DM: I'm not really surprised by that.
SM: It was a revelation. I combed the tradition, as well. It's just not heretical. Shocking, maybe, but...
DM: Isn't God supposed to be omniscient?
SM: Well, there's a distinction to be made between knowledge and intelligence. Anyway, I now believe that the idea was inspired, because it has been so amazingly fruitful. It solves virtually all of our problems, and gives us a whole new approach.
DM: A whole new approach?
SM: The universe is crammed with evidence of Unintelligent Design. It's not just camels by a long shot. There's this fellow named Jerry Coyne, a professor—of ecology and evolution, no less—at the University of Chicago. He's published a paper that lists all kinds of things. Kiwi birds have these tiny wings that don't do a thing. Cave animals have eyes that don't work. Humans have an appendix—which is actually injurious. The list goes on and on.
DM: And you argue that this is evidence for...
SM: For an Unintelligent Designer. The beauty of it is that we not only have evidence, but evidence that the scientists agree with. So it really is just a matter of two competing theories, based on the same evidence. That should get us past the courts, and into the schools.
DM: Do you think scientists will accept this an an alternative theory?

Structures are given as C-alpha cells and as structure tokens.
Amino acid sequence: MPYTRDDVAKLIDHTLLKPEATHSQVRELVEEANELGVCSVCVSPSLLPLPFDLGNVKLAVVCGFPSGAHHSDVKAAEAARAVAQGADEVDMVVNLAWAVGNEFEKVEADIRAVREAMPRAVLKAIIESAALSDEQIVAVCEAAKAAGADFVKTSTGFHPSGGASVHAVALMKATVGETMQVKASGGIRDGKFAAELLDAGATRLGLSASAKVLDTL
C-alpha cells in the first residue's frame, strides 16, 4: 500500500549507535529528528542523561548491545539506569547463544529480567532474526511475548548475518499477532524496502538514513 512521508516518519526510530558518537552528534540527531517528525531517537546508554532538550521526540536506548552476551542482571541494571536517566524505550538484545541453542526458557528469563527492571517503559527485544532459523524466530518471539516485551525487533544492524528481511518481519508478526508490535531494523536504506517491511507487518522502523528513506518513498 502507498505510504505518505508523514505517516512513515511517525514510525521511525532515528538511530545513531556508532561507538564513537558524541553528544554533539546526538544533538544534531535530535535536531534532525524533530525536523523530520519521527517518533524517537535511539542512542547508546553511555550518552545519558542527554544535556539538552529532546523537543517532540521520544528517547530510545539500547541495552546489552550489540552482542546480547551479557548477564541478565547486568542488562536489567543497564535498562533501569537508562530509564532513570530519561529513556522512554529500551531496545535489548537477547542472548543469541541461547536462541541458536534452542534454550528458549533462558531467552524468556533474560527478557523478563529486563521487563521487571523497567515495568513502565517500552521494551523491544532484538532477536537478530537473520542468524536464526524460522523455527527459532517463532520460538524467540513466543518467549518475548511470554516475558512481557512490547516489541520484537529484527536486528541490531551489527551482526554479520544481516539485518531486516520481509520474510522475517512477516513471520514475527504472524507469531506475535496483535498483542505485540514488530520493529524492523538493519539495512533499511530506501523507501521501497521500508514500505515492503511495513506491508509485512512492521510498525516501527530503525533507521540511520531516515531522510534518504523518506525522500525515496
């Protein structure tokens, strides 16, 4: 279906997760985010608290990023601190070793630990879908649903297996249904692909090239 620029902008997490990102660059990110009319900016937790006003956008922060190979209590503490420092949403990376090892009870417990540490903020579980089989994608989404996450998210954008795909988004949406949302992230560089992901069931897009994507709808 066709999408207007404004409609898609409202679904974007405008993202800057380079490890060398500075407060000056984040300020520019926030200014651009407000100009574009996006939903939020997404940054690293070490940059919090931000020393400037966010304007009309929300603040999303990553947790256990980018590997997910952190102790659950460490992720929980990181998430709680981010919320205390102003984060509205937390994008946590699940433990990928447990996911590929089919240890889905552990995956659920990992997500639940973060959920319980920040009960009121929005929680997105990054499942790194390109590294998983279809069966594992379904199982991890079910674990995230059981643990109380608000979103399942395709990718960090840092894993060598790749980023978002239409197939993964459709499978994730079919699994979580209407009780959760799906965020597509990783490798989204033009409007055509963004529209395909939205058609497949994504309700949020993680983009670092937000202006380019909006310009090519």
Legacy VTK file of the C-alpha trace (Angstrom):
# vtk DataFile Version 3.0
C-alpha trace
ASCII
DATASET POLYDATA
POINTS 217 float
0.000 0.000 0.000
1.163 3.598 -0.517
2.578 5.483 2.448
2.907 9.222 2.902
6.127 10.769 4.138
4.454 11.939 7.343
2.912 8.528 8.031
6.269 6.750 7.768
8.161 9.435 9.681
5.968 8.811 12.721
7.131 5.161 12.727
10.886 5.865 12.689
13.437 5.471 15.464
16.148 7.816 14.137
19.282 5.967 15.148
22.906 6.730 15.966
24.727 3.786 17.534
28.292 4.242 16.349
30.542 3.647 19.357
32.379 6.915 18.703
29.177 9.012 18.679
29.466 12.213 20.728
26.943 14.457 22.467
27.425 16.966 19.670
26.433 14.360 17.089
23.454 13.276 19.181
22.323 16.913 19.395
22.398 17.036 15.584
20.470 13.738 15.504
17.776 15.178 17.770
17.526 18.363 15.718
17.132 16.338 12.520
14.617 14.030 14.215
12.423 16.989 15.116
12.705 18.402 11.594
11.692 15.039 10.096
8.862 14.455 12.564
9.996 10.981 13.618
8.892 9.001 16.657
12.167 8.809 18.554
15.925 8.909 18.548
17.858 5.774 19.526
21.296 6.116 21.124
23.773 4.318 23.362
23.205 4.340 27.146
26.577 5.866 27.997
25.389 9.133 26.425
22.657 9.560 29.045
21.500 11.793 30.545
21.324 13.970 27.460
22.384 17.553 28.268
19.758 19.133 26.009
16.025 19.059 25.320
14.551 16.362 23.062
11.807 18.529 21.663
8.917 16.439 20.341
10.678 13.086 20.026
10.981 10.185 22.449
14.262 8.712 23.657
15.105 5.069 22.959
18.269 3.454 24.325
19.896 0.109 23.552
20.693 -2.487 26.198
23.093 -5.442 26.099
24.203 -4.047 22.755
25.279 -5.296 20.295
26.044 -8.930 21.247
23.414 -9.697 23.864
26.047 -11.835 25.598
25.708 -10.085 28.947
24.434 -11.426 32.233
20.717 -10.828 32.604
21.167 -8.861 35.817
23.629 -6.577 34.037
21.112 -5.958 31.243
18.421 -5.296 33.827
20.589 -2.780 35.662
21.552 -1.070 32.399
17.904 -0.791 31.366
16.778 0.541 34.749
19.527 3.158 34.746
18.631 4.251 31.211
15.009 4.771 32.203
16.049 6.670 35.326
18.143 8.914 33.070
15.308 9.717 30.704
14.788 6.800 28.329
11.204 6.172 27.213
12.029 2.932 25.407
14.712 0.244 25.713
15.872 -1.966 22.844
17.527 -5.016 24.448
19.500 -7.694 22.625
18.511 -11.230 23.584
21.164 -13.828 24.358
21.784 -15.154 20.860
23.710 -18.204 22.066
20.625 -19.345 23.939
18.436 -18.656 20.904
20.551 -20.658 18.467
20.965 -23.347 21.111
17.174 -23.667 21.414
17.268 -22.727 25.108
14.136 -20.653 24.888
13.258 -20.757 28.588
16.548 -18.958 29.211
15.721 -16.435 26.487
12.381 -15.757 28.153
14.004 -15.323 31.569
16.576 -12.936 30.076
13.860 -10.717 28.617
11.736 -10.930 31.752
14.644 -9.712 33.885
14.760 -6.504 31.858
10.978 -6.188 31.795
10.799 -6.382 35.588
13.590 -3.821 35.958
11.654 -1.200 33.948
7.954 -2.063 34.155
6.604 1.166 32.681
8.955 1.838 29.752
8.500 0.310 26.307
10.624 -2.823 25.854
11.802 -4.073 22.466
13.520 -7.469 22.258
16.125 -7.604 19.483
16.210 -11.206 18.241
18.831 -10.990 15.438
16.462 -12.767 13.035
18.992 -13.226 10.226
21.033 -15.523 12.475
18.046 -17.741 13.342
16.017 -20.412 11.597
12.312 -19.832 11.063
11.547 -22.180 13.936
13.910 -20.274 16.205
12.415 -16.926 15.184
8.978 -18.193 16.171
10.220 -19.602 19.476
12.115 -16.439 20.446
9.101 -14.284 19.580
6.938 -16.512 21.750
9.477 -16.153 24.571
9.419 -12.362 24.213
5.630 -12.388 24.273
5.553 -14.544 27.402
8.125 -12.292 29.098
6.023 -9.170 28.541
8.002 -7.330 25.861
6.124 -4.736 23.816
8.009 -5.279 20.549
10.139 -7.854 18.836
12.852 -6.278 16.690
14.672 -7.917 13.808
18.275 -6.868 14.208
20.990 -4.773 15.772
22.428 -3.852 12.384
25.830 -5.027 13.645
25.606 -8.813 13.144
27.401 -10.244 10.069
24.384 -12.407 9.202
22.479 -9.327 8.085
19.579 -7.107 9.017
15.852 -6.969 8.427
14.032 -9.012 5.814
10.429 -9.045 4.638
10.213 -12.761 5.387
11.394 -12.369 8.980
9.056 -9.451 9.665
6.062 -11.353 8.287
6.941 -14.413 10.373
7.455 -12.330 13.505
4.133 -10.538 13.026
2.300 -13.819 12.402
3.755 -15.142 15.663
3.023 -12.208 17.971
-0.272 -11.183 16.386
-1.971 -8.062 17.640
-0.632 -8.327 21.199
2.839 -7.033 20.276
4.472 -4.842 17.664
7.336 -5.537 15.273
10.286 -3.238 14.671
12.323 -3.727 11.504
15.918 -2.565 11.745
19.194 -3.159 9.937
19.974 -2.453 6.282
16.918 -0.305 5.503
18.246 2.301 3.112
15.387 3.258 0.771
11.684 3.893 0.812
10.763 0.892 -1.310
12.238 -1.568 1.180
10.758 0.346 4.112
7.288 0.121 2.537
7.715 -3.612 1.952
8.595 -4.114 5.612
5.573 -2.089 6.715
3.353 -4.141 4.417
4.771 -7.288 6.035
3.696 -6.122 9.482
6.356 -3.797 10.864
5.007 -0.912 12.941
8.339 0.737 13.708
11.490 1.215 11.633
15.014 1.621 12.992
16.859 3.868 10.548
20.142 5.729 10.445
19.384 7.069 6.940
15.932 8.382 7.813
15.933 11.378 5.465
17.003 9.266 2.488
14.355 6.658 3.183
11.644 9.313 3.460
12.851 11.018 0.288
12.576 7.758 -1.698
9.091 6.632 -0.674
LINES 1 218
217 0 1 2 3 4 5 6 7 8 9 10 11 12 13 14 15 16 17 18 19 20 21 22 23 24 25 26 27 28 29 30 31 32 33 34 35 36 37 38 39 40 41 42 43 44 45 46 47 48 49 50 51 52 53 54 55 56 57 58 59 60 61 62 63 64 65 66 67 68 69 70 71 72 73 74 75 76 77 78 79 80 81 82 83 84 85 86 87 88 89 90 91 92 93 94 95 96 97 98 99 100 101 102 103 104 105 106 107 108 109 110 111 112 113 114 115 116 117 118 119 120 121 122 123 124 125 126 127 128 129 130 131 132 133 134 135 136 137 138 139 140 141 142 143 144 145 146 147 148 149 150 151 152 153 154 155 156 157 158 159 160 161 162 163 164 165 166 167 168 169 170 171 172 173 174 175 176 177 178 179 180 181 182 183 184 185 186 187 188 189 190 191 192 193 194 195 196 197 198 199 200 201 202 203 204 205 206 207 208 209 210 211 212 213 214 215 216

SM: We have high hopes. It's not just a matter of having real evidence, UD also provides a real research program. There are all kinds of questions to investigate, fine tuning to be done, evidence to be collected and sifted.
DM: Such as...
SM: To begin with we need a really good approximation of the universal constant.
DM: Isn't that something to do with relativity?
SM: Same term, different field. I'm talking about the IQ of the Designer. Right now, we think we've managed to narrow it to the 80-93 range, but there are mavericks out there, looking into the literature on idiot savants, etc. Who knows? They may have something.
DM: You said "all kinds of questions"...
SM: Well, we also have a group looking into Forged Design. It's a very exciting subfield.
DM: Forged design?
SM: It's quite possible that some of what we see in nature is actually an attempt by some other designer to pass off poor copies. Marsupials, for example.
DM: How are you going to sell this to...to your...
SM: Oh, it comes as a shock at first, but you'd be surprised how quickly that turns into relief. Remember, they're actually fairly anti-intellectual to begin with.
DM: So an Intelligent Designer...
SM: Makes a rather off-putting God. On the other hand, a stupid God...
DM: It's kind of like George Bush.
SM: Exactly. She's the kind of God you'd like to have a beer with.
DM: Did you say she?
SM: That's the other appealing thing about UD theory. It's very feminist. Most of us tend to think that God must be feminine.
DM: Most of you?
SM: Well, some of the women in the field actually prefer to think of God as male. It's puzzling really.
DM: You just can't please them...
SM: Chicks. Go figure.